Georgia sees fresh protests over 'rigged' election

Opposition politicians in Georgia have begun a hunger strike to protest against January's presidential election. They claim the results, which saw Mikhail Saakashvili re-elected, were falsified. Several thousand people have rallied in Tbilisi, calling for

The opposition are also demanding changes to electoral legislation and the dismissal of the head of the Central Election Commission. The leader of the People's Party, Koba Davitashvili, said the opposition would do whatever it takes to get what it wants.

“Our demands remain free elections – both parliamentary and new presidential elections and the release of political prisoners. We'll sit here until they meet our demands,” said Davitashvili.

The hunger strike was announced at a protest, which blocked the main street of Tbilisi. However, despite the radical tactics of the opposition leaders, the rally was much smaller than usual.

One large party, the Republicans, did not attend. They've split from the main opposition coalition and will go it alone in the forthcoming parliamentary election.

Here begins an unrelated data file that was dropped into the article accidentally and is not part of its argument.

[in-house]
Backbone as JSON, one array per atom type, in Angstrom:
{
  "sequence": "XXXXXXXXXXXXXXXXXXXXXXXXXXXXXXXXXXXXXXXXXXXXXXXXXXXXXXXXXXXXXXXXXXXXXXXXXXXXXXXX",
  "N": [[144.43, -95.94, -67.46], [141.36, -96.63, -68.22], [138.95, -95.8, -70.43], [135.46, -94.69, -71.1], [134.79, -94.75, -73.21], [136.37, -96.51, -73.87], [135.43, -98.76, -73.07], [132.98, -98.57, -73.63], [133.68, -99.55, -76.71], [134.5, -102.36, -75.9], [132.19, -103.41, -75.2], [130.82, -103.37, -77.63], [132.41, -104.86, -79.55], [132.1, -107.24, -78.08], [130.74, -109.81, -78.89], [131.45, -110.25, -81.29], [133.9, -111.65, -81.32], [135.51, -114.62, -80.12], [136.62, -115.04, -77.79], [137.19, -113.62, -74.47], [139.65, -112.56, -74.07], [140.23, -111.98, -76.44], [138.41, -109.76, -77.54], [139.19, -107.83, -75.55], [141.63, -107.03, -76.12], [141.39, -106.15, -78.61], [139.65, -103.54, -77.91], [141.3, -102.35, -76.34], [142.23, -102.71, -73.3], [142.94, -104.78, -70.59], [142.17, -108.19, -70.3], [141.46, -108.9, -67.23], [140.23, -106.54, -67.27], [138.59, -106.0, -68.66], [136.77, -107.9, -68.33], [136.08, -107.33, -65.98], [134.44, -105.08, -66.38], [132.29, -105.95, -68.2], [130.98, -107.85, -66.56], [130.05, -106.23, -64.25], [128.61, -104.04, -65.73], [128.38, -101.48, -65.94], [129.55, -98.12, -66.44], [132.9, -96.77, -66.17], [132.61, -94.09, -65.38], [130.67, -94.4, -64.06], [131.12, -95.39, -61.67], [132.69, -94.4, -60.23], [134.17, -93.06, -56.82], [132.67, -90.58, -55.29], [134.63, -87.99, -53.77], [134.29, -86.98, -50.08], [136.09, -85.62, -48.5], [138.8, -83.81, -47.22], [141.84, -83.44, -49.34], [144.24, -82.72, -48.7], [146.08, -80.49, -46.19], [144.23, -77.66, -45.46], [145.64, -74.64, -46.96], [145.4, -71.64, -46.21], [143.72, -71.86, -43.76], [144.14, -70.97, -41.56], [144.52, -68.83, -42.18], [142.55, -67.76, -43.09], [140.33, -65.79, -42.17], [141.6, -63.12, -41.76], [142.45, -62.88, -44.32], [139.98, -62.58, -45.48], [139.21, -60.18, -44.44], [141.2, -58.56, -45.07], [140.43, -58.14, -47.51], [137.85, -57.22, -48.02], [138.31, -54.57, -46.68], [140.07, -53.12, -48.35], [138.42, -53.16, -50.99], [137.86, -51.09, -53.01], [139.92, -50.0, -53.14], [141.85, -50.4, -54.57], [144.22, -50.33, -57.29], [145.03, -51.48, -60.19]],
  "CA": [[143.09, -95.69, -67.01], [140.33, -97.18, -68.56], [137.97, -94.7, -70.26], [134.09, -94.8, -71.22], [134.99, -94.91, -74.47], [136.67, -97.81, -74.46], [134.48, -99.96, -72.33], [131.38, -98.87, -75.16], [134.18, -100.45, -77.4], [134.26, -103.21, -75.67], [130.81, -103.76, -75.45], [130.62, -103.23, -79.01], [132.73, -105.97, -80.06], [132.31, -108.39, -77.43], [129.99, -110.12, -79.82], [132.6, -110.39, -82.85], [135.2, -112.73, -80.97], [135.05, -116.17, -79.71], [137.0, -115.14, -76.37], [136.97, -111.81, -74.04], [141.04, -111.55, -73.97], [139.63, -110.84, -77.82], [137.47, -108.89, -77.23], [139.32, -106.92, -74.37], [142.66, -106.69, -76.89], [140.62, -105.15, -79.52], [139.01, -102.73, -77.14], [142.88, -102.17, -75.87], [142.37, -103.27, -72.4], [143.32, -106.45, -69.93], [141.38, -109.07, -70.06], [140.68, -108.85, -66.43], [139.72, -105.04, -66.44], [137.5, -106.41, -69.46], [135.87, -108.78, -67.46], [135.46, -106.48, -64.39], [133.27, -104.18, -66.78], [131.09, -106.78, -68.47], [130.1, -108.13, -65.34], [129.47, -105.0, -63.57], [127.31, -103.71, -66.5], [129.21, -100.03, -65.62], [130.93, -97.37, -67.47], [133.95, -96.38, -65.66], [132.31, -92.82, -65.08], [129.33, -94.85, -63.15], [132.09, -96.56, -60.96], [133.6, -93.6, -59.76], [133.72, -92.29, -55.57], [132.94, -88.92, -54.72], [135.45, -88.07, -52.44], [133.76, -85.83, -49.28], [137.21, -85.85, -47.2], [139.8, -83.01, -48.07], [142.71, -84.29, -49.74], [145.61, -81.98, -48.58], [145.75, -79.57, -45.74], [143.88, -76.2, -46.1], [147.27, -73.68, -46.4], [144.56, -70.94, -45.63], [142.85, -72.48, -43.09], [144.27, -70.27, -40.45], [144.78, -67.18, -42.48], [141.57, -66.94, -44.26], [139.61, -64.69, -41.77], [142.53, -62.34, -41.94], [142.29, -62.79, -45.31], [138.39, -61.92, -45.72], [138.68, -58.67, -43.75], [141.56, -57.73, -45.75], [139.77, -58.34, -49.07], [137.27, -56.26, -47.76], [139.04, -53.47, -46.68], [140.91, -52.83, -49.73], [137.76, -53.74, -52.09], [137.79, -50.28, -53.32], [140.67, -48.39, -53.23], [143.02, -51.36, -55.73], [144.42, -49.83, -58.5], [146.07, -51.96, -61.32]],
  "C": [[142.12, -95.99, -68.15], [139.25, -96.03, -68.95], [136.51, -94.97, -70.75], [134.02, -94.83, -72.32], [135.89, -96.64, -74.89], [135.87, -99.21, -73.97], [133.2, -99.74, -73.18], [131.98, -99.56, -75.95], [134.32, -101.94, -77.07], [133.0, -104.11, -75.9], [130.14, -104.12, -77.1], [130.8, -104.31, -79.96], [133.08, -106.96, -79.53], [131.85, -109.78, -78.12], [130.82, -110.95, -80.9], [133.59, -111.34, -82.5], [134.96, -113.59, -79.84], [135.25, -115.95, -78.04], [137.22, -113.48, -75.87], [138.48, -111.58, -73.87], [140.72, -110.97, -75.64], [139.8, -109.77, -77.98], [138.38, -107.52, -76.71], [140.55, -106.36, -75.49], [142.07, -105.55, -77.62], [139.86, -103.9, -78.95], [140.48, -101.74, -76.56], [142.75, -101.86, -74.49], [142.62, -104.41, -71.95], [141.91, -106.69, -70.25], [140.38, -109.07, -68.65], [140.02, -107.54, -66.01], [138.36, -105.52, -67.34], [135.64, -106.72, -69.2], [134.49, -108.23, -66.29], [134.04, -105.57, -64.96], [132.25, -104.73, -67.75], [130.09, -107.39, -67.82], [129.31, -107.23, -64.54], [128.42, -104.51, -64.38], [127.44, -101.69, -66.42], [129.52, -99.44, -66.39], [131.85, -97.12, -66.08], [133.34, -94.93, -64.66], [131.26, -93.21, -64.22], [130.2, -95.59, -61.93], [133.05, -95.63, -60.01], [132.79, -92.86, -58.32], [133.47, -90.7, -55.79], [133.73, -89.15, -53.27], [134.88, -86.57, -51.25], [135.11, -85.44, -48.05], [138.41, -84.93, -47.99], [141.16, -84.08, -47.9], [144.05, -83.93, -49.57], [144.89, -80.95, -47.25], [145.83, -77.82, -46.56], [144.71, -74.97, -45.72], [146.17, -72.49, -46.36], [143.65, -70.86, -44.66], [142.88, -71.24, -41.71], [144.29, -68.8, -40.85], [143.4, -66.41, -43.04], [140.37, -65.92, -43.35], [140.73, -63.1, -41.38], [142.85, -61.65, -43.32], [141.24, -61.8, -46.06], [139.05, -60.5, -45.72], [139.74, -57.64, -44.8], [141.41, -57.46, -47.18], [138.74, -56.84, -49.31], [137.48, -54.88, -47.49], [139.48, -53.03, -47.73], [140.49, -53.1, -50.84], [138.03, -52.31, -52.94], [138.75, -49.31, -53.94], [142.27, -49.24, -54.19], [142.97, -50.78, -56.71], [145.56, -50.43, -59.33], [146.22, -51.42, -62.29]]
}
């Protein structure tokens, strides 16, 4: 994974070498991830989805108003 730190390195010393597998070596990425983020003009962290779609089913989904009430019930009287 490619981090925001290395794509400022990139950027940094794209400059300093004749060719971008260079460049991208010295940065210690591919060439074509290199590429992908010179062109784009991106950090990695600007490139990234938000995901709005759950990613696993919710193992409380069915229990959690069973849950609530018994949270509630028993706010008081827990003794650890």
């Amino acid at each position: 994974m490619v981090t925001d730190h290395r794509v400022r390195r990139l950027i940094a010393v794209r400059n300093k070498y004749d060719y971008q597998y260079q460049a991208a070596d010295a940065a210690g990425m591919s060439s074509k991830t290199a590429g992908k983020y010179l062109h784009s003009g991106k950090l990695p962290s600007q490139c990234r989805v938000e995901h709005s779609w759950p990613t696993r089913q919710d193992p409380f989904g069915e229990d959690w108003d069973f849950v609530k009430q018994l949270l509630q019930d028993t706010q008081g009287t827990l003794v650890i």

Undeterred, the remaining members of the coalition vowed to stage a repeat of the events of November 2007, when tens of thousands of protesters blocked Tbilisi's main street for days.

Those rallies ended with violence on November 7, when clashes between police and demonstrators led to the declaration of a state of emergency.

To defuse the crisis, President Saakashvili called a snap presidential election – but the opposition insists the poll was rigged. They want a run-off between Saakaashvili and runner up Gachechiladze and have denounced government control over the media.

They say that hunger strikes are the only way to make sure that parliamentary elections in the spring will be fair.